In March 1964, two months after he took over, the room had its first major party in years, the opening-night celebration for ”Funny Girl.” The New York Times reported, ”With Barbra Streisand’s tumultuous entrance, which resembled the climax of a Busby Berkeley musical, the Rainbow Room swiftly returned to the New York cafe society scene.”
Soon, Elizabeth Taylor and Richard Burton were fox-trotting in the Rainbow Room, and Caroline Kennedy stopped by with her aunt, then Princess Stanislas Radziwill, for tea and French pastries. In 1967, Mr. Brody persuaded Duke Ellington to play an engagement with just seven members of his band, the first time he had played in New York with such a small group in four decades.
Mr. Brody’s empire started with a handful of cafeterias and coffee shops, and almost no financial backing. He built his success mainly on one idea: having someone else pay for the space.
According to Lawrence S. Freundlich in ”A Time Well Spent” (Welcome Rain Publishers, 2000), he identified landlords in need of strong restaurants with sound management plans. The landlords contributed retail space and capital for construction and equipment in return for a percentage of gross income and the prestige a popular restaurant can bring to a building.
”Thus, with little working capital, Brody was eventually able to place Restaurant Associates in first-rate locations, create a presence in the restaurant world out of all proportion to the company’s wealth, and give it a clout, which considering its humble origins was all the more remarkable,” Mr. Freundlich wrote.
Ira Jerome Brody was born in Manhattan on Oct. 17, 1922. His father, Jacob, made a fortune in the hat business and sold his company before the stock market crashed, but then lost nearly everything in real estate. He started another successful hat company.
Young Jerome attended the Ethical Culture School, where he told the headmaster that he aspired to be a millionaire. He attended Dartmouth College; during his sophomore year, he married Grace Wechsler and joined the Army Air Force.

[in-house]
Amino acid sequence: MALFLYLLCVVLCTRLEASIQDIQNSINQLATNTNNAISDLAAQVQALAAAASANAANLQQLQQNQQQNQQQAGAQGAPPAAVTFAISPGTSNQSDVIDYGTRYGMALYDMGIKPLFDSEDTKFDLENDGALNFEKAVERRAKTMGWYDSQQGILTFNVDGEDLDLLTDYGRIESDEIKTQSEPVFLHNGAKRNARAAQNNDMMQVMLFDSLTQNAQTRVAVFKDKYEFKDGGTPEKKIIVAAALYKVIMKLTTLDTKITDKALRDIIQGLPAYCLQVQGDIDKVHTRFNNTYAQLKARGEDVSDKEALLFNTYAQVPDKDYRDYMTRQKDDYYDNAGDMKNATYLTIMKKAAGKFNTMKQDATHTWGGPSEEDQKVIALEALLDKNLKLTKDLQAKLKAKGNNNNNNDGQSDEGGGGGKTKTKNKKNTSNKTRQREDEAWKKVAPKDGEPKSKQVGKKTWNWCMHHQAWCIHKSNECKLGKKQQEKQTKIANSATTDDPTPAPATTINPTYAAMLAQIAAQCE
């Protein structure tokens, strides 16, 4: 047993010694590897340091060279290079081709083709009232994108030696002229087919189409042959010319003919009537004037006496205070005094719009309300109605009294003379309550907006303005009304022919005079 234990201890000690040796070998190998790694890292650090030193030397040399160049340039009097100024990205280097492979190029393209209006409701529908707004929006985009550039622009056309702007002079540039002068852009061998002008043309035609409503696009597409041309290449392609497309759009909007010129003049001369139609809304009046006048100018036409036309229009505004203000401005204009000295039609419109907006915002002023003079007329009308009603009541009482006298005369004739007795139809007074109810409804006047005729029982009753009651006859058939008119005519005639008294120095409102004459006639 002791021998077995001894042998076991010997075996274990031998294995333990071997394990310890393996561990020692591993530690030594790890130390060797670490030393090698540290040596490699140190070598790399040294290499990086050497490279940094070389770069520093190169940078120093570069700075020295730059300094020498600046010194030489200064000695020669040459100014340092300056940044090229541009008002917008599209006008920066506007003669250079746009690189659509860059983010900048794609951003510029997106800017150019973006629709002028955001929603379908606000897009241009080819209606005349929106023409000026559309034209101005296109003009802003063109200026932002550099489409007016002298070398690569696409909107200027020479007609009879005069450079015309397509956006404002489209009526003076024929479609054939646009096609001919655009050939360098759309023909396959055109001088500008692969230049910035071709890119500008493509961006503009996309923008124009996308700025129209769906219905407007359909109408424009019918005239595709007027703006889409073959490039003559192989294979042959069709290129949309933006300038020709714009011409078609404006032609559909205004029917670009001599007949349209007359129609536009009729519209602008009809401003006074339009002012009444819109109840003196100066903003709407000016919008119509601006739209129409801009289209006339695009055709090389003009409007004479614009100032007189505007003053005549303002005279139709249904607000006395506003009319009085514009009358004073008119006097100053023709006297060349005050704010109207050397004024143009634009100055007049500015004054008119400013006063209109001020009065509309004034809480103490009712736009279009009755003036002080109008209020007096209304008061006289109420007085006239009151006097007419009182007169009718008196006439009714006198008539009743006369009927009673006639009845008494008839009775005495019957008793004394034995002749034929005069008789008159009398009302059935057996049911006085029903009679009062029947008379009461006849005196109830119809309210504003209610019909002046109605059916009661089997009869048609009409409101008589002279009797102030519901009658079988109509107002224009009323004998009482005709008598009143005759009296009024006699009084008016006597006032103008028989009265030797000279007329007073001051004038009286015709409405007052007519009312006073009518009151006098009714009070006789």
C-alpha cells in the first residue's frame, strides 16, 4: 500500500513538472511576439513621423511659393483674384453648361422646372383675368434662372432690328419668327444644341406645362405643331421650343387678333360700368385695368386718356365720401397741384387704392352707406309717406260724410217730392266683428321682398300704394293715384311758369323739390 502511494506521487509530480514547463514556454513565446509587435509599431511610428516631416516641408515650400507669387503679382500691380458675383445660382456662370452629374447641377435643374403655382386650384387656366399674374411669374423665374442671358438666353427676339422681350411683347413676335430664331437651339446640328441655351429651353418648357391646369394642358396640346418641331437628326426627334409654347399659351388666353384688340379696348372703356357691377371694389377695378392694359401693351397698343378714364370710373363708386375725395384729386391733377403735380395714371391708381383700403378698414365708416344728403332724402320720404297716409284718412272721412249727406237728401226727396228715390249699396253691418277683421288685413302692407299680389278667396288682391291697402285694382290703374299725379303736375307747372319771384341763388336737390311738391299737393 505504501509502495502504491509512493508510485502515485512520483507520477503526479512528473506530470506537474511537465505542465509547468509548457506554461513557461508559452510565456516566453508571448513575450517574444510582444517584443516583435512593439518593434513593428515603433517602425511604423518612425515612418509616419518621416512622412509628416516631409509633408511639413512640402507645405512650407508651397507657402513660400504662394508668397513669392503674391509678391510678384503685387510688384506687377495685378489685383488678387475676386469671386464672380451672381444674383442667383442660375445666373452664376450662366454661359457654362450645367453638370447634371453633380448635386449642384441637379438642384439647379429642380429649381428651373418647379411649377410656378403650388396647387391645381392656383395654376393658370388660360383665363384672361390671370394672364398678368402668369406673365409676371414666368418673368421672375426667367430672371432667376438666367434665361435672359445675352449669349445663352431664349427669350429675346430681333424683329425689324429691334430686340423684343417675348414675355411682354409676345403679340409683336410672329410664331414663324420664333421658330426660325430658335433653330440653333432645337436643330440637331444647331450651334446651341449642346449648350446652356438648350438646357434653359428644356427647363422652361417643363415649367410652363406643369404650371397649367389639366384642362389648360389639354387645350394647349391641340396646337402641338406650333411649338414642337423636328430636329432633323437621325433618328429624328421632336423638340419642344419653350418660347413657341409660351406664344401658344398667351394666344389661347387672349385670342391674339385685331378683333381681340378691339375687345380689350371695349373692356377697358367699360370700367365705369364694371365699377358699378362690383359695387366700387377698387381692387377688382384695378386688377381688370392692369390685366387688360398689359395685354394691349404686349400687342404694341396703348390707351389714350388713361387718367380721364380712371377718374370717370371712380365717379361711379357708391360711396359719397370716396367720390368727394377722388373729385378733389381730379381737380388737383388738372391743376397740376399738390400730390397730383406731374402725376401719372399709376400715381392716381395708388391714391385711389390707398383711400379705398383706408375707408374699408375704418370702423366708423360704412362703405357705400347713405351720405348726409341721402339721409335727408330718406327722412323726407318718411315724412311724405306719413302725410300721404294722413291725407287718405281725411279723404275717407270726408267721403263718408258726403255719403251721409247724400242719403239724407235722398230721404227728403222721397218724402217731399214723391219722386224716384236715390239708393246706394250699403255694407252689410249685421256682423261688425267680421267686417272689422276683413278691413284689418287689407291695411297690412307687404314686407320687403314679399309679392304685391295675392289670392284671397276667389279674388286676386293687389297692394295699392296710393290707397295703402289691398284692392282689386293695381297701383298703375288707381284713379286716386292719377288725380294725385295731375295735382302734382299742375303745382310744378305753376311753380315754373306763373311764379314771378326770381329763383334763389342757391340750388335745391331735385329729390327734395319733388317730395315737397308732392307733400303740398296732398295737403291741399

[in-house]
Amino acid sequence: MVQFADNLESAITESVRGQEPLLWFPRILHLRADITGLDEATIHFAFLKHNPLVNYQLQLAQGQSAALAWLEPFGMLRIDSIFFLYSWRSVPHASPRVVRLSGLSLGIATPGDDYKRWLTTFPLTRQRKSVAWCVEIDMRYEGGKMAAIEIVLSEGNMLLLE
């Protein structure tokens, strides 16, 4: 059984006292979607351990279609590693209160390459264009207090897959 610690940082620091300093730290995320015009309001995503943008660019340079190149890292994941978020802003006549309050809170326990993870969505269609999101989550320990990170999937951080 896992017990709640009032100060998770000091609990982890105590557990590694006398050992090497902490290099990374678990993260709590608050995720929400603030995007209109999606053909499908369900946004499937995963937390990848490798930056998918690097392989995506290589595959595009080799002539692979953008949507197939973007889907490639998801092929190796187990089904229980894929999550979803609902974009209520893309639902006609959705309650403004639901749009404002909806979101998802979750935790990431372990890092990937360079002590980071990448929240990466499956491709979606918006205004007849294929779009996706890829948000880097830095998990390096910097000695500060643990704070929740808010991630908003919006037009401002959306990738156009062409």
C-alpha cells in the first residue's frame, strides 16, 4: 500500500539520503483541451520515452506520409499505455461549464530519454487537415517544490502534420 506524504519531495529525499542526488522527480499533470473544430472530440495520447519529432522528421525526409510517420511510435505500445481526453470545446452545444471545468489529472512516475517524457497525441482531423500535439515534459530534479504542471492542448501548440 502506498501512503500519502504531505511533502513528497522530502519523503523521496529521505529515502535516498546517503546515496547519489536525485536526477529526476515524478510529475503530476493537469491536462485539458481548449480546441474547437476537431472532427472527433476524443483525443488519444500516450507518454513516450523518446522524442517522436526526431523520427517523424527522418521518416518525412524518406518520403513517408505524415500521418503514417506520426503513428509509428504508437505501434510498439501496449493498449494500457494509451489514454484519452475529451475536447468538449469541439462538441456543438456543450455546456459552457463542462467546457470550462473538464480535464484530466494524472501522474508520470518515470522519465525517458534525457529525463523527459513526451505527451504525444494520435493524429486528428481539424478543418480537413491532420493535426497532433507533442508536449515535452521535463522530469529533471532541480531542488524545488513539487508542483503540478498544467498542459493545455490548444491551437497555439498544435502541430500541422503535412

”The movies were filled with stories of people who went off to war and got killed, so they got married first,” he told Mr. Freundlich.
He served on the home front, teaching pilots to fly B-24’s.
Rather than return to Dartmouth, he decided to go directly to Columbia Law School. But his father-in-law, Abraham F. Wechsler, stopped in after three top executives of his coffee business died in succession.
”You can’t go to law school, you have to come down and join me in my coffee business,” he said. Mr. Brody obeyed.
The young man was put in charge of Riker’s, a chain of lunch counters and cafeterias the coffee company had acquired. He quickly upgraded menus. ”Riker’s Corner House at 57th Street must have been the first hamburger joint in the United States to offer beef in burgundy wine sauce,” Fortune reported.
He also began to improve appearances and was delighted to find that a redecorated coffee shop far outsold those that had been left alone.
But Riker’s lacked sufficient capital to refurbish the chain in a systematic way. In the first step of Mr. Brody’s strategy to find someone else to foot the bill for rent and other expenses, he began to seek concessions for his company to run. The first was the food concession at Mitchell Air Force Base on Long Island; the second was the employee’s cafeteria of Ohrbach’s department store in Manhattan.